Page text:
Boston—If pharmacists have the sense that they are filling a lot of prescriptions for antianxiety drugs, they are correct.

A new study found that the rate of ambulatory care visits where benzodiazepine prescriptions were recorded nearly doubled over the time period from 3.8% to 7.4% over a 12-year period.

The report in JAMA Network Open noted that primary care physicians accounted for about half of all visits where benzodiazepines were prescribed for insomnia, seizures, and neuropathic pain, as well as anxiety.

Researchers from Brigham and Women’s Hospital and Harvard Medical School used nationally representative data to examine patterns in outpatient prescribing of benzodiazepines, including more than 386,000 ambulatory care visits from 2003 through 2015.

The study found that use among psychiatrists remained relatively stable—29.6% versus 30.2% at the end of the study period—but increased among all other types of physicians, including primary care physicians—3.6% versus 7.5%.

Researchers report that 919 benzodiazepine visits occurred in 2003 and 1,672 in 2015, which can be extrapolated nationally to 27.6 million and 62.6 million visits, respectively. While the benzodiazepine-visit rate increased slightly for anxiety and depression (26.6% [95% CI, 22.6%-31.0%] to 33.5% [95% CI, 28.8%-38.6%]; = .003) and neurologic conditions (6.8% [95% CI, 4.8%-9.5%] to 8.7% [95% CI, 6.2%-12.1%]; <.001), increases were more significant for back and/or chronic pain (3.6% [95% CI, 2.6%-4.9%] to 8.5% [95% CI, 6.0%-11.9%]; P <.001) and other conditions (1.8% [95% CI, 1.4%-2.2%] to 4.4% [95% CI, 3.7%-5.2%]; P <.001).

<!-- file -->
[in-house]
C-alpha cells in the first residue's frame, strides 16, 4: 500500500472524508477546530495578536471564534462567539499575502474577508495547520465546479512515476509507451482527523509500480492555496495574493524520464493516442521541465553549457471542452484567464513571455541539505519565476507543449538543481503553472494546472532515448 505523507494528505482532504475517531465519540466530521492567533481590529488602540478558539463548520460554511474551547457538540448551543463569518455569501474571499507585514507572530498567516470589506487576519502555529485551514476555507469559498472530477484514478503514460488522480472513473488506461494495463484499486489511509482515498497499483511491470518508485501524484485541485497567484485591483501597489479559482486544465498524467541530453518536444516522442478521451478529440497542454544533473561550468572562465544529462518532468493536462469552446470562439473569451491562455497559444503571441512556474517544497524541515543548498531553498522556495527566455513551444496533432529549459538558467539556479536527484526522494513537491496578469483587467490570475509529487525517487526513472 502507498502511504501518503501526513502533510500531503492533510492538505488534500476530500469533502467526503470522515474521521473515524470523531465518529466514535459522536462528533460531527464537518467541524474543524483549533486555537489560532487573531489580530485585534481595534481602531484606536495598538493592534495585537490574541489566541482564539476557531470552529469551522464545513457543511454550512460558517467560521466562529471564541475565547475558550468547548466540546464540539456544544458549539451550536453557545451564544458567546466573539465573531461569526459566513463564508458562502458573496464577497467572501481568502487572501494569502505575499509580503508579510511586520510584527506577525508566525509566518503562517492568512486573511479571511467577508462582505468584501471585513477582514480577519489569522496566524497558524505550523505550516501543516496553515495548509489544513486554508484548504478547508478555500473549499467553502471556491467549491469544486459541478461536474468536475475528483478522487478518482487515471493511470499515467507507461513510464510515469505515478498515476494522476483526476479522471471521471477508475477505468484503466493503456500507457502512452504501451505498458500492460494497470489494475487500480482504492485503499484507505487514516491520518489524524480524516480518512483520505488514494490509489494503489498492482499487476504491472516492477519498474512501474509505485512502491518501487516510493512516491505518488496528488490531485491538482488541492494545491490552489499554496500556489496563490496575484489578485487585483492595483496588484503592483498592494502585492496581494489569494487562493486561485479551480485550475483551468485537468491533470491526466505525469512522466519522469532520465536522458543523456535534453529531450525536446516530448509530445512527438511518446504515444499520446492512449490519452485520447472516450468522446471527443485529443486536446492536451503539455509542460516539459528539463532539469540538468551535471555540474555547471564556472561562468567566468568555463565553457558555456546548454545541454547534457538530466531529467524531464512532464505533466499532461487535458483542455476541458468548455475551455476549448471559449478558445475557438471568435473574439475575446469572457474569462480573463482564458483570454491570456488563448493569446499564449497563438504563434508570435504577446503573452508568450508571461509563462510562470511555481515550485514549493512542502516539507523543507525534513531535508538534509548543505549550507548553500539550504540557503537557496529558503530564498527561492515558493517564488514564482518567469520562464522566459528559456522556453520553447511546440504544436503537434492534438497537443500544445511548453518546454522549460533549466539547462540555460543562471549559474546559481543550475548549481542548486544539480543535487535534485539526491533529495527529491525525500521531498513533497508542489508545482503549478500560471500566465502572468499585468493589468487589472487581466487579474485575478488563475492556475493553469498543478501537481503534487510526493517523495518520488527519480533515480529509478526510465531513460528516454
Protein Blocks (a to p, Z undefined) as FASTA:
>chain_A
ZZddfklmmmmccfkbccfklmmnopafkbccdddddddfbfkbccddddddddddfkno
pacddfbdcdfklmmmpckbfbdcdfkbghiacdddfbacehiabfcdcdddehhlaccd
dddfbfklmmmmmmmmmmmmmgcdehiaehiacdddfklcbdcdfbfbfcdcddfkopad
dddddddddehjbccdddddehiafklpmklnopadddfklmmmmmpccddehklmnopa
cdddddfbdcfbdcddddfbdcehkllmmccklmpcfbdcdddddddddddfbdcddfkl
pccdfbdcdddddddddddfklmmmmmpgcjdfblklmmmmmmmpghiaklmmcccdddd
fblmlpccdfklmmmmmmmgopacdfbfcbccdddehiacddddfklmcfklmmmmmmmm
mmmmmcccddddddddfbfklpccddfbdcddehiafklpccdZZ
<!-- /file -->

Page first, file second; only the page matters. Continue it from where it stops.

On the other hand, the study did not find a significant change in use for insomnia (26.9% [95% CI, 19.3%-36.0%] to 25.6% [95% CI, 15.3%-39.6%]; = .72).

Especially troubling, according to the authors, is that the coprescribing rate of benzodiazepines with opioids quadrupled from 0.5% (95% CI, 0.3%-0.7%) in 2003 to 2.0% (95% CI, 1.4%-2.7%) in 2015 (P <.001). At the same time, the coprescribing rate with other sedating medications doubled from 0.7% (95% CI, 0.5%-0.9%) to 1.5% (95% CI, 1.1%-1.9%) (P <.001).

“The outpatient use of benzodiazepines has increased substantially. In light of increasing rates of overdose deaths involving benzodiazepines, understanding and addressing prescribing patterns may help curb the growing use of benzodiazepines,” the study concludes.

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